The International Finance Corporation (IFC) promoted mediation to resolve business disputes and build investors’ trust in commercial litigations at a workshop held on March 8 in Ho Chi Minh City that provided participants with an overview of commercial mediation as an advanced alternative dispute resolution method in East Asia, as part of its efforts to promote alternative dispute resolution.

In cooperation with the Vietnam Business Lawyers Club (VBLC) and the Judicial Academy, the IFC elaborated on the role of counsels with regard to helping clients handle mediation processes. The aim is to improve Vietnam’s investment climate, enabling businesses to grow and create jobs.

Globally, commercial mediation is a favorable popular alternative dispute resolution among business parties with the help of a neutral independent third person: a mediator. The mediator uses a wide variety of techniques to guide the process in a constructive direction and to help the parties reach a mutually-beneficial and lasting solution. This saves both parties lengthy and costly court proceedings.

In Vietnam, the Decree on Commercial Mediation enacted in February 2017 encourages the business community to refer to commercial mediation as an alternative dispute resolution process. Mediation results are recognized and enforced by law.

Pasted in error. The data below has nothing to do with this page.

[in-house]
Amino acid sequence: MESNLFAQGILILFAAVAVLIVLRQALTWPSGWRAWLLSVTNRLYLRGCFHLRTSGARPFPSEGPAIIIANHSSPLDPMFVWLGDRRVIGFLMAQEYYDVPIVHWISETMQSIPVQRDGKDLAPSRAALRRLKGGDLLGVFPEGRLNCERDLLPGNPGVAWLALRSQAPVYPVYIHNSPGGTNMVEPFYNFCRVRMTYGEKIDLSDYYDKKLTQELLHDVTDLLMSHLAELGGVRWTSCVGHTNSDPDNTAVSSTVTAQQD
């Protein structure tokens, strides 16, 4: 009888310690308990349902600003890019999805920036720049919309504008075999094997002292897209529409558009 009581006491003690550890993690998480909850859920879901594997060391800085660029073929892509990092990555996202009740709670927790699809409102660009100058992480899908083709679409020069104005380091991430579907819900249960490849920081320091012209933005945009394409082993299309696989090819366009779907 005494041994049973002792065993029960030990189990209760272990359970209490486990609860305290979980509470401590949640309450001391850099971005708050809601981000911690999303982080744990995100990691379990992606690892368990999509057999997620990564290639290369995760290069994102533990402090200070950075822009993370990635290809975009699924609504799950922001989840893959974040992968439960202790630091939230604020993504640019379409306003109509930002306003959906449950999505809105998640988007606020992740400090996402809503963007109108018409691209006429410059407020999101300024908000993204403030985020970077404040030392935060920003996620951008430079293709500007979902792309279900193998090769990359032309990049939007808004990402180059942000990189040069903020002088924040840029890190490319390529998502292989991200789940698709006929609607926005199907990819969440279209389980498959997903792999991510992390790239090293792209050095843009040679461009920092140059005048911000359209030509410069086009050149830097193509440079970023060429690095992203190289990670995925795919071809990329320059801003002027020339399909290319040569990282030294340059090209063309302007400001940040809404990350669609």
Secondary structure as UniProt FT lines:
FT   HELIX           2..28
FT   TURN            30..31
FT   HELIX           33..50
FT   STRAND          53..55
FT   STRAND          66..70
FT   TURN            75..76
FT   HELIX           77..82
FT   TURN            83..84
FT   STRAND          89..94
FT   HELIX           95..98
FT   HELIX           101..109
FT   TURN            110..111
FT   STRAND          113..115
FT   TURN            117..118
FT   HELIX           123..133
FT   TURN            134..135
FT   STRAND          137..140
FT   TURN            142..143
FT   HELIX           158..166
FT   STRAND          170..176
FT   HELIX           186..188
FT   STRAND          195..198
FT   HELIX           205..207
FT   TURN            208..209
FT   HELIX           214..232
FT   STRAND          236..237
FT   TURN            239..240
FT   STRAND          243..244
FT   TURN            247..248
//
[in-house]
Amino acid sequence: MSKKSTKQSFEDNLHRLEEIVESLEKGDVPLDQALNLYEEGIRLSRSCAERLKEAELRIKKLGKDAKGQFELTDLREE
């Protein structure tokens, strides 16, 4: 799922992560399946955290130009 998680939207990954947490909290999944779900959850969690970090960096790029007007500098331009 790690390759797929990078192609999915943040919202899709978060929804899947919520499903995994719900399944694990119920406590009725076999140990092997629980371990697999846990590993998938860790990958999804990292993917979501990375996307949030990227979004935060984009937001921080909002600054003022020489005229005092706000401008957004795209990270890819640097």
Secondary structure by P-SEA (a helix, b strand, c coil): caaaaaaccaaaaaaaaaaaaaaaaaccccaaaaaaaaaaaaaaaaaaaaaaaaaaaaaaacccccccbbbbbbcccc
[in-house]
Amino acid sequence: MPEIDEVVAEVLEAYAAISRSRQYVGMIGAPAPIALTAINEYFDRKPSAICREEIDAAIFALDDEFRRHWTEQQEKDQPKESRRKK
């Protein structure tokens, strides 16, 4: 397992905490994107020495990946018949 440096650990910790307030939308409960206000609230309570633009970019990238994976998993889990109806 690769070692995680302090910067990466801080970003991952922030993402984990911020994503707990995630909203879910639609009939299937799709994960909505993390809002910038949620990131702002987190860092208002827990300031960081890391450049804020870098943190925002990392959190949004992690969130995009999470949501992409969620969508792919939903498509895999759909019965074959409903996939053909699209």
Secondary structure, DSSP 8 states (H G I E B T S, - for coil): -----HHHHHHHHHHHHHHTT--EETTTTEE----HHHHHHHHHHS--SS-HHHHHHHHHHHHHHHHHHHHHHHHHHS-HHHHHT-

Participants also had the opportunity to draw lessons on using mediation for resolving commercial disputes and the role of counsels in the East Asia region, including Hong Kong, Singapore, and South Korea. International experts explained why businesses should ideally consider resolving commercial disputes through mediation. Companies in Vietnam can currently use mediation services from the Vietnam Mediation Center (VMC) at the Vietnam International Arbitration Center (VIAC).

“Mediation is still rather new for Vietnamese businesses,” said Mr. Dang Xuan Hop, VBLC Chairman. “However, this should quickly become a popular dispute resolution mechanism for businesses here simply because it is cheap, fast and efficient. Counsels can help develop this process effectively by recommending it to their clients and helping their clients through the mediation process in the fastest and most cost-effective way.”

In addition to workshops to raise awareness, the IFC, in partnership with the Swiss Secretariat for Economic Affairs (SECO), has been supporting capacity building among Vietnamese mediators. With the IFC’s support, 16 mediators were accredited by the well-known London-based Center for Effective Dispute Resolution (CEDR) in January 2018. The center will be training additional 18 potential mediators in March to provide them with specific mediation skills and international best practice in mediation proceedings.

“Mediation is an effective way to resolve disputes because it saves time and money,” said Mr. Kyle Kelhofer, IFC Country Manager for Vietnam, Cambodia and Laos. “As the Vietnamese economy continues to grow and generate more commercial transactions, a streamlined dispute resolution option will give the private sector more confidence to engage in business transactions.”